A review of the assisted collection service is underway. Thousands of letters have been sent to those who have waste containers picked up and returned to an agreed point by their home, rather than from the kerbside.
More than 5,500 households have the enhanced service, which aims to be a helpful pick-up for those who find it hard to move waste containers and have no one who can help them. The review is carried out every few years, although only those who have had the service for more than six months are contacted.
If you have had a letter, please complete the form it contains and return it as soon as possible, or fill in the form online – details in the letter – to continue the service.
Do not be an autumn waster
Autumn is a great time to cut down household waste. Shops tempt us to buy more than we need to mark All Hallows’ Eve, Bonfire Night, Black Friday (24 November) and Cyber Monday (27 November). Do you really need to buy new each year?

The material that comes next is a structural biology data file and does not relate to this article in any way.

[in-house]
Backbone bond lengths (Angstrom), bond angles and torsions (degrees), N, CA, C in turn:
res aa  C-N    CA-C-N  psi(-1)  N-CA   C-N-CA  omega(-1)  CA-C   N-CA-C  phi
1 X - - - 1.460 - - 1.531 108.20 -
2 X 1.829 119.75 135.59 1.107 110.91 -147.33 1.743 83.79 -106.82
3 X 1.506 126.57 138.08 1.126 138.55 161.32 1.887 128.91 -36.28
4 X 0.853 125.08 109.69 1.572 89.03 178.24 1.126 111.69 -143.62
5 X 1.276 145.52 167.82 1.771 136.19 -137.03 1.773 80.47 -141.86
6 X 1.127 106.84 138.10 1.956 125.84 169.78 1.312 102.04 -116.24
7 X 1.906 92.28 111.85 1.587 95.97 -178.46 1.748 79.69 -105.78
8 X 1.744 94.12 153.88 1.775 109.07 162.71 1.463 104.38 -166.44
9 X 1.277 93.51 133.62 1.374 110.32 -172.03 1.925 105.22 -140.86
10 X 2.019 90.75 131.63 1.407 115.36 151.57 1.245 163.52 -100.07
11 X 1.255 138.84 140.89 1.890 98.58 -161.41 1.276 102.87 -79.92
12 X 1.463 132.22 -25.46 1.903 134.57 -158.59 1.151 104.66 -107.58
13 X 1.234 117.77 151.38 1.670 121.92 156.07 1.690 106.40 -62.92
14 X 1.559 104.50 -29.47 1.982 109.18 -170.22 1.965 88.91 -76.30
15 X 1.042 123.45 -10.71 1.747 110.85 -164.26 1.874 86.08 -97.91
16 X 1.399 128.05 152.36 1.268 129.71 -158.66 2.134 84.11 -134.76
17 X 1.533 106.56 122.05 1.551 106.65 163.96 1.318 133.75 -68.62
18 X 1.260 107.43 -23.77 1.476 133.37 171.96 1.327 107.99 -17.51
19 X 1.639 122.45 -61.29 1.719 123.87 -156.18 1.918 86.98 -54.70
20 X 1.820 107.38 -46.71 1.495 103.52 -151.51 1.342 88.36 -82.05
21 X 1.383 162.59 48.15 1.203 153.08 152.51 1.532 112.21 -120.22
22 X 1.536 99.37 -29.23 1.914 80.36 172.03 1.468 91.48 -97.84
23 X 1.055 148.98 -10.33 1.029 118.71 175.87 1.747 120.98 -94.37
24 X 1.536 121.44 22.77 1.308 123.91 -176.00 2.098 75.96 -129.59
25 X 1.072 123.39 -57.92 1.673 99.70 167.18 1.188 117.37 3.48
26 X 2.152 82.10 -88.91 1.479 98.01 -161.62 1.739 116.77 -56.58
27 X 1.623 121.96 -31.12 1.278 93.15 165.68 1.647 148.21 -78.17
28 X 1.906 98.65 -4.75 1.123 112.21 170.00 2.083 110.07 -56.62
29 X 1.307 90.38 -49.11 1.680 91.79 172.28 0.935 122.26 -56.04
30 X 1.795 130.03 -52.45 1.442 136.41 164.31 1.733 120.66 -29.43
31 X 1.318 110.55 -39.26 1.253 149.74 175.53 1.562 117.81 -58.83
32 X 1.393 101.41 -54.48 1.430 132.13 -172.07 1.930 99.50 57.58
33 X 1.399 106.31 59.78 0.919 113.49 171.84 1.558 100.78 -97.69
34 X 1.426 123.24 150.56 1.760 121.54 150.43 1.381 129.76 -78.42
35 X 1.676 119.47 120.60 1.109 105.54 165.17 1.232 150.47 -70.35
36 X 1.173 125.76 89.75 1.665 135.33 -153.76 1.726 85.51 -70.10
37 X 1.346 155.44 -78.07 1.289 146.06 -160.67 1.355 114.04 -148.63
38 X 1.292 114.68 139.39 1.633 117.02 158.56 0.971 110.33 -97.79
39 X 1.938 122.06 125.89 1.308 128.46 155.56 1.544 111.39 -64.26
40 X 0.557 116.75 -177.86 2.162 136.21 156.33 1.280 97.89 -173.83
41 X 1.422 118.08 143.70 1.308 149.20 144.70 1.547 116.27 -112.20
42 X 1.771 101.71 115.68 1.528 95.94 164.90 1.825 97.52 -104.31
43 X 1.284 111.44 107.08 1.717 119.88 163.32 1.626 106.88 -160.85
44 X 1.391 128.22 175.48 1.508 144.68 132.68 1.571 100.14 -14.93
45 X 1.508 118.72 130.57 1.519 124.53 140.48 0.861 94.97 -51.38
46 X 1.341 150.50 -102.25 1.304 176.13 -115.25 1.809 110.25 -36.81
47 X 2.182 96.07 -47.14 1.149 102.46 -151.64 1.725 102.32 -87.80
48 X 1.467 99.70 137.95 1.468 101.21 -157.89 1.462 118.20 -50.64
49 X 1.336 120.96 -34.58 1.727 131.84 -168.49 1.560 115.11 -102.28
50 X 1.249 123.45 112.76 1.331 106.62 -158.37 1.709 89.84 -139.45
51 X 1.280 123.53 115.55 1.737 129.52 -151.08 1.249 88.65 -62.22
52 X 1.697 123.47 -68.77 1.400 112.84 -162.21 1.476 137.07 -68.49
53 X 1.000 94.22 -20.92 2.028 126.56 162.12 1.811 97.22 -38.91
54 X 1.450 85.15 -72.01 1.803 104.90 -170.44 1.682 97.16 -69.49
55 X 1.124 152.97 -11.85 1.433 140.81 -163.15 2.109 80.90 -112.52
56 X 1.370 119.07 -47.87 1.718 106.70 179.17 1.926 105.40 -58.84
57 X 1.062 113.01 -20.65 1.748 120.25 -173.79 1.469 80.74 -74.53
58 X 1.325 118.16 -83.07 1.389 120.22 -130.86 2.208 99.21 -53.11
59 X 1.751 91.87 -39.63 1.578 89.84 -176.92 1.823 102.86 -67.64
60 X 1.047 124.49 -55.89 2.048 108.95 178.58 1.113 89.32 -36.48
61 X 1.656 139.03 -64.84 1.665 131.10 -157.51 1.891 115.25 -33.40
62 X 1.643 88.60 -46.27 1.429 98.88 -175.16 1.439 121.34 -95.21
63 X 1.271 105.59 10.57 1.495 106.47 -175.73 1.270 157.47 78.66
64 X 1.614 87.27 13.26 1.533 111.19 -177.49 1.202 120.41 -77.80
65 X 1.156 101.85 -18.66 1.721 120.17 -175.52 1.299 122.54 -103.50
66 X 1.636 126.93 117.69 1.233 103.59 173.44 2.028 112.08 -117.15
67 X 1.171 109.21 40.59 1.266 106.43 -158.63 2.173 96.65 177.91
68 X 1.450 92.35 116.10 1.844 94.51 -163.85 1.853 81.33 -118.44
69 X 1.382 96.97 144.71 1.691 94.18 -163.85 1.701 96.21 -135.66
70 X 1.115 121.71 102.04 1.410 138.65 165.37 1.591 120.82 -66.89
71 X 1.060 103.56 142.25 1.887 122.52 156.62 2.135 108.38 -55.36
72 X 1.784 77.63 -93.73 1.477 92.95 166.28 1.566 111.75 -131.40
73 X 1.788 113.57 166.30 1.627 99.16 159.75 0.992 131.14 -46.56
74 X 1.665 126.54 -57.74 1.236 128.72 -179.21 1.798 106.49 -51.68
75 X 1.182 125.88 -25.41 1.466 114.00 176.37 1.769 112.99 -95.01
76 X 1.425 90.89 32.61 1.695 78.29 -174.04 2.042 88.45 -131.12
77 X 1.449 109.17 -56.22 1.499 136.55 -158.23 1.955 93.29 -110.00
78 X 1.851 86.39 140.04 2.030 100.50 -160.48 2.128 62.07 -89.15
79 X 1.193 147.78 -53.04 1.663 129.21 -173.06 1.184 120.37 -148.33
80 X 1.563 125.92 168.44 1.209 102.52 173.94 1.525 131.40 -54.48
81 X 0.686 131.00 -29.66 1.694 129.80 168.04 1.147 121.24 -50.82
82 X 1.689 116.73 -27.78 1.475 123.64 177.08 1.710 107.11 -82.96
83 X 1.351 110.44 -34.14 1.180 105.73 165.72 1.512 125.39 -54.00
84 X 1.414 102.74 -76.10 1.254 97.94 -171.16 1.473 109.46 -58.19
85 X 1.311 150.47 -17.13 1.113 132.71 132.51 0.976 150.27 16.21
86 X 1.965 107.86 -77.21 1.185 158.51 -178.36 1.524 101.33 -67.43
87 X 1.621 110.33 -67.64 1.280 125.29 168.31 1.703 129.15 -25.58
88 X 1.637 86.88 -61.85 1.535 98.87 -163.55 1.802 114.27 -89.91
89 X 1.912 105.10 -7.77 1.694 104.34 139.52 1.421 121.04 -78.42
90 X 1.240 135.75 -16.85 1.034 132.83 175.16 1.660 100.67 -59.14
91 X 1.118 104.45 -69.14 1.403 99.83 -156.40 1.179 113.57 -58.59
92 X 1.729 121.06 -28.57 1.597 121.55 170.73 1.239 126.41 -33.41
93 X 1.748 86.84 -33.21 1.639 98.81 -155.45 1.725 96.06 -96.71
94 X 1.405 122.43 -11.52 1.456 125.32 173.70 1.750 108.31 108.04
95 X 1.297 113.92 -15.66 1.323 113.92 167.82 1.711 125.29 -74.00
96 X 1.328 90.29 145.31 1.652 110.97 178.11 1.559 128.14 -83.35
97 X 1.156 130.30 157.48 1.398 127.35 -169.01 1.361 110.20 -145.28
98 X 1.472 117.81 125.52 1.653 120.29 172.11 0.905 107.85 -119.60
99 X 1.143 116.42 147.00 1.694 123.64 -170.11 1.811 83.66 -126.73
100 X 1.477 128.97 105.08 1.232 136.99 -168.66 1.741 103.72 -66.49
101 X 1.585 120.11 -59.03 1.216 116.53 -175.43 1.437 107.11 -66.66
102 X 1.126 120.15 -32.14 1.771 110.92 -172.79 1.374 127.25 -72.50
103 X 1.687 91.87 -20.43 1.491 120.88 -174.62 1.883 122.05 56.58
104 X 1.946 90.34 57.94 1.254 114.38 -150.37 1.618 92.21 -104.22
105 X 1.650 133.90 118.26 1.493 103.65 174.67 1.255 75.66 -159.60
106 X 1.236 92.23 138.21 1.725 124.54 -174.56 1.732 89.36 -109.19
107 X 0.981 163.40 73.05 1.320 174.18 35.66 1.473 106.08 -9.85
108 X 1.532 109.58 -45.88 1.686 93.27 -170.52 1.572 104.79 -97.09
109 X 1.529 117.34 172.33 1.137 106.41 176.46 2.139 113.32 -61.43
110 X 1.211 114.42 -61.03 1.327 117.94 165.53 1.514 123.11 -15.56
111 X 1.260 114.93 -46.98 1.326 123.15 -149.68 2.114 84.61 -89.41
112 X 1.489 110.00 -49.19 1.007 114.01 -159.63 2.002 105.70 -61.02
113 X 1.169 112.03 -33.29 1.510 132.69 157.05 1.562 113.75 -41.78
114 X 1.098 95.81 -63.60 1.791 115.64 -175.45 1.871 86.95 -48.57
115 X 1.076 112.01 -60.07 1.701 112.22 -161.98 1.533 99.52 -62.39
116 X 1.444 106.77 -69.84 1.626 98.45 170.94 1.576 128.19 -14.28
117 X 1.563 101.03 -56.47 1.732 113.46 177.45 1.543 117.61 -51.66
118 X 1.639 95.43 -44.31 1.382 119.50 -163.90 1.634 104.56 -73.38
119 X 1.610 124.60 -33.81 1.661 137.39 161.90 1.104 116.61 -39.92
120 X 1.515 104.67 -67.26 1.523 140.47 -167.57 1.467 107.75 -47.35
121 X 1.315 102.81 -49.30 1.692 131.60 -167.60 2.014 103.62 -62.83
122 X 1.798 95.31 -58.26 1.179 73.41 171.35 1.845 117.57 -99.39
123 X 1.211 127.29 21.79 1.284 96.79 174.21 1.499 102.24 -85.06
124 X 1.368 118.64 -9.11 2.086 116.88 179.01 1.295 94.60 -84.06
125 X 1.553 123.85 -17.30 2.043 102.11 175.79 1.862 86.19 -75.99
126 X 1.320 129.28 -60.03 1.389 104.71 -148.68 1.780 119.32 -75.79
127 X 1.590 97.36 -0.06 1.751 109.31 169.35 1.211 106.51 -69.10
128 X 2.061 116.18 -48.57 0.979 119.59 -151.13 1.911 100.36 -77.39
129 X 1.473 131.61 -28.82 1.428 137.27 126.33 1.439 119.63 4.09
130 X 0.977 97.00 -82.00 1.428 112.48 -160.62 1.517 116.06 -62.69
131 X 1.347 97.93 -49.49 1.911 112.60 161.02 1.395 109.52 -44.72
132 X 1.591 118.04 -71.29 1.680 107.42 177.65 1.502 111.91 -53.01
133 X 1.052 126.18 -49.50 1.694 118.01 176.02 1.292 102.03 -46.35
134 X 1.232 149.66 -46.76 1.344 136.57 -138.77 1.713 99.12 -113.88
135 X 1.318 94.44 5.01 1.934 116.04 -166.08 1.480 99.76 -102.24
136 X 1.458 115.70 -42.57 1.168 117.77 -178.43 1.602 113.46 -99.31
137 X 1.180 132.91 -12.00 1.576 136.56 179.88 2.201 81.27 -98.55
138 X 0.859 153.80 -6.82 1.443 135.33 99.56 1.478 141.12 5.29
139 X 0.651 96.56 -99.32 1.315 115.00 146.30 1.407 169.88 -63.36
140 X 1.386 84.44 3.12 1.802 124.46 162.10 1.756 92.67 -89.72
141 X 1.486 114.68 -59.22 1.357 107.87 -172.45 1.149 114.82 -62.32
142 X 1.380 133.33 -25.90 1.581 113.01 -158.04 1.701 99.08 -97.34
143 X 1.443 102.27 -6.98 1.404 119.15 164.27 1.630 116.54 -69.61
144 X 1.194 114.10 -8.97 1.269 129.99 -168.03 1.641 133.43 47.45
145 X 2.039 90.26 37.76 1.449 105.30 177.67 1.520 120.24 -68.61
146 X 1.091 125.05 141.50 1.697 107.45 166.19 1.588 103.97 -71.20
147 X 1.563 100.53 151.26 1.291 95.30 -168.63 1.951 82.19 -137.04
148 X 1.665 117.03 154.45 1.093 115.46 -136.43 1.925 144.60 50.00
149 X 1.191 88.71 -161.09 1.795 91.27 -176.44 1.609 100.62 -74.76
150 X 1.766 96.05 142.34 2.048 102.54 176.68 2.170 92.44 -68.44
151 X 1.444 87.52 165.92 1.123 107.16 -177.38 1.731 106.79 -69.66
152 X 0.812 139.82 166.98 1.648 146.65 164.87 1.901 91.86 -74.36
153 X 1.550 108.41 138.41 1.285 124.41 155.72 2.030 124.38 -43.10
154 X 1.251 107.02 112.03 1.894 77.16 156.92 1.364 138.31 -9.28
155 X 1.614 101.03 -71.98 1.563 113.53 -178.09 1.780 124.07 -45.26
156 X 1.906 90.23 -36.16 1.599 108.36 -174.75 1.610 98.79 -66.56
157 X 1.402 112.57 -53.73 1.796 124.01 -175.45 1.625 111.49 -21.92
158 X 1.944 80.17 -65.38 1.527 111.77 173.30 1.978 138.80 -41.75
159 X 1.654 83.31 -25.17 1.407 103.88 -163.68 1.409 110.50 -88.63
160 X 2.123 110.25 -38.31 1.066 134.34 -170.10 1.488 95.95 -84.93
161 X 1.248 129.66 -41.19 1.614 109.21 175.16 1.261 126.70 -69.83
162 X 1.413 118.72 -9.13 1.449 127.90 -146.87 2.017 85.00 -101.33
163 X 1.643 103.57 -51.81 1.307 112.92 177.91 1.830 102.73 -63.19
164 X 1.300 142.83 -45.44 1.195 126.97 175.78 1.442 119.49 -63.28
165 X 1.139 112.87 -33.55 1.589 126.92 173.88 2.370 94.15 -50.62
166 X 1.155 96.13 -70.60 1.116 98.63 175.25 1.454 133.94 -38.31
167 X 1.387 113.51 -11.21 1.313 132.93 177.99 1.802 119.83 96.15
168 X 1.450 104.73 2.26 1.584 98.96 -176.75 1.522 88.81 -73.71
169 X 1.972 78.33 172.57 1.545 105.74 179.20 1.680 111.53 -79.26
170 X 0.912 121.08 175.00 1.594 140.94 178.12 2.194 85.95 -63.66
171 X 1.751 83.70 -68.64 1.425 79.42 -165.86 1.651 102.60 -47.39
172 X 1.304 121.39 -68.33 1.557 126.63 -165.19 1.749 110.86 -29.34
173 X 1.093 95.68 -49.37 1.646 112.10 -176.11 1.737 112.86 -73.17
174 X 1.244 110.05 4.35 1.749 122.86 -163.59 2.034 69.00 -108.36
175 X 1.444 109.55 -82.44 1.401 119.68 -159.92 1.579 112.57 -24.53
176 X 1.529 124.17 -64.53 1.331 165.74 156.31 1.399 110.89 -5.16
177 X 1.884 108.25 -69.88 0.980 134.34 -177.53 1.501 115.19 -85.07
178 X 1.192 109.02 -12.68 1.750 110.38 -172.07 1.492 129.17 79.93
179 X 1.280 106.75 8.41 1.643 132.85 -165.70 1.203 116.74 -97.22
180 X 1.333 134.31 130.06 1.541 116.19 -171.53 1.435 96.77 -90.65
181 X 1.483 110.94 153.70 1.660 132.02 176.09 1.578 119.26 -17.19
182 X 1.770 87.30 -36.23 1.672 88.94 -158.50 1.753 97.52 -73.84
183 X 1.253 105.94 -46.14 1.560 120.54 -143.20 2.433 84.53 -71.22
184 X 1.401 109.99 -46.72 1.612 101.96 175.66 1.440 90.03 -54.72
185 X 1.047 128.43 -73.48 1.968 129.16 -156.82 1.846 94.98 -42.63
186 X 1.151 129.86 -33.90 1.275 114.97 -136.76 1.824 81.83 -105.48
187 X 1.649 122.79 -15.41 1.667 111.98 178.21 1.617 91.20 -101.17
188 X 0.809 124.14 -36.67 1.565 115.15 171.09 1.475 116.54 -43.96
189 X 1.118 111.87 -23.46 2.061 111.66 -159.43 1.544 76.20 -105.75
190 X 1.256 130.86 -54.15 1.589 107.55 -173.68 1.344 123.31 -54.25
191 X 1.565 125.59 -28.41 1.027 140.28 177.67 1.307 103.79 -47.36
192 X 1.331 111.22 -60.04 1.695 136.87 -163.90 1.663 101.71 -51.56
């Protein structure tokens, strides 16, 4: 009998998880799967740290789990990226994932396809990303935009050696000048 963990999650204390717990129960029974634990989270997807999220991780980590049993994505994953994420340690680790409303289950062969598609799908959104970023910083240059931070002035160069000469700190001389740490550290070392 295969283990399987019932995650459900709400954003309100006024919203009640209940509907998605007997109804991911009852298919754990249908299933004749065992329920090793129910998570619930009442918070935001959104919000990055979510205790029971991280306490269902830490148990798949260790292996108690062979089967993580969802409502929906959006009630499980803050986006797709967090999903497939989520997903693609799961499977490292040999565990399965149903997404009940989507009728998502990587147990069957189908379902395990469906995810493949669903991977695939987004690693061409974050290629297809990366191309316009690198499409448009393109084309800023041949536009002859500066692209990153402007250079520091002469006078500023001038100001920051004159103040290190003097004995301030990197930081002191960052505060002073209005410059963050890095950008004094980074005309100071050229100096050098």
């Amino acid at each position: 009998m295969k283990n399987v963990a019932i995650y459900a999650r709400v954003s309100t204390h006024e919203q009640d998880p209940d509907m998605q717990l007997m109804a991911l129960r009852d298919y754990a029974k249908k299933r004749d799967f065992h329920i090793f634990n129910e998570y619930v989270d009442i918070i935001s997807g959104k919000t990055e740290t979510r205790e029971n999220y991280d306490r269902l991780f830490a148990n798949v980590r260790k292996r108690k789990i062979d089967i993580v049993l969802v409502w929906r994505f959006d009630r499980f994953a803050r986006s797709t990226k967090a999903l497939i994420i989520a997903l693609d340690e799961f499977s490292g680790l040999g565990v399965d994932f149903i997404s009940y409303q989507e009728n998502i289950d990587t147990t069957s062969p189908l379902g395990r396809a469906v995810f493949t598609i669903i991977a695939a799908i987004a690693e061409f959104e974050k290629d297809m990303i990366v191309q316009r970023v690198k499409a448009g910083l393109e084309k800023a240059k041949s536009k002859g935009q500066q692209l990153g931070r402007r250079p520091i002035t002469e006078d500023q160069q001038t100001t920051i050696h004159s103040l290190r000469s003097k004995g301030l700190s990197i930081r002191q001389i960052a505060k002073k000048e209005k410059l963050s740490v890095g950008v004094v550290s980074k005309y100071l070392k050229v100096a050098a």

Rather than purchasing one-off plastic decorations and spooky costumes, challenge yourself to transform the items you already own to make Halloween fun. The internet is a fantastic resource for tips and ideas for making reused costumes from “junk”. Search charity shops for pre-loved clothing which can be transformed into costumes for all the family. But if this seems like a tailoring challenge too far and you need advice on sewing, simply visit http://loveyourclothes.org.uk/
If you are serving food at your party, visit http://www.lovefoodhatewaste for ideas for waste and cash saving recipes to use the flesh and seeds from pumpkins. And do not forget, once the party is over, to either home compost or dispose of your pumpkin shell in your kerbside food waste bin.
Cutting down waste from a child’s bedroom
Following our look around the garden in the last Sorted e-newsletter, let us take a look at what we can do to reduce waste from the average children’s bedroom as families may be de-cluttering and tiding up during the half-term holiday.
Donate or sell
• Undamaged toys the children are now too old to play with. Your local toy library may be interested in these.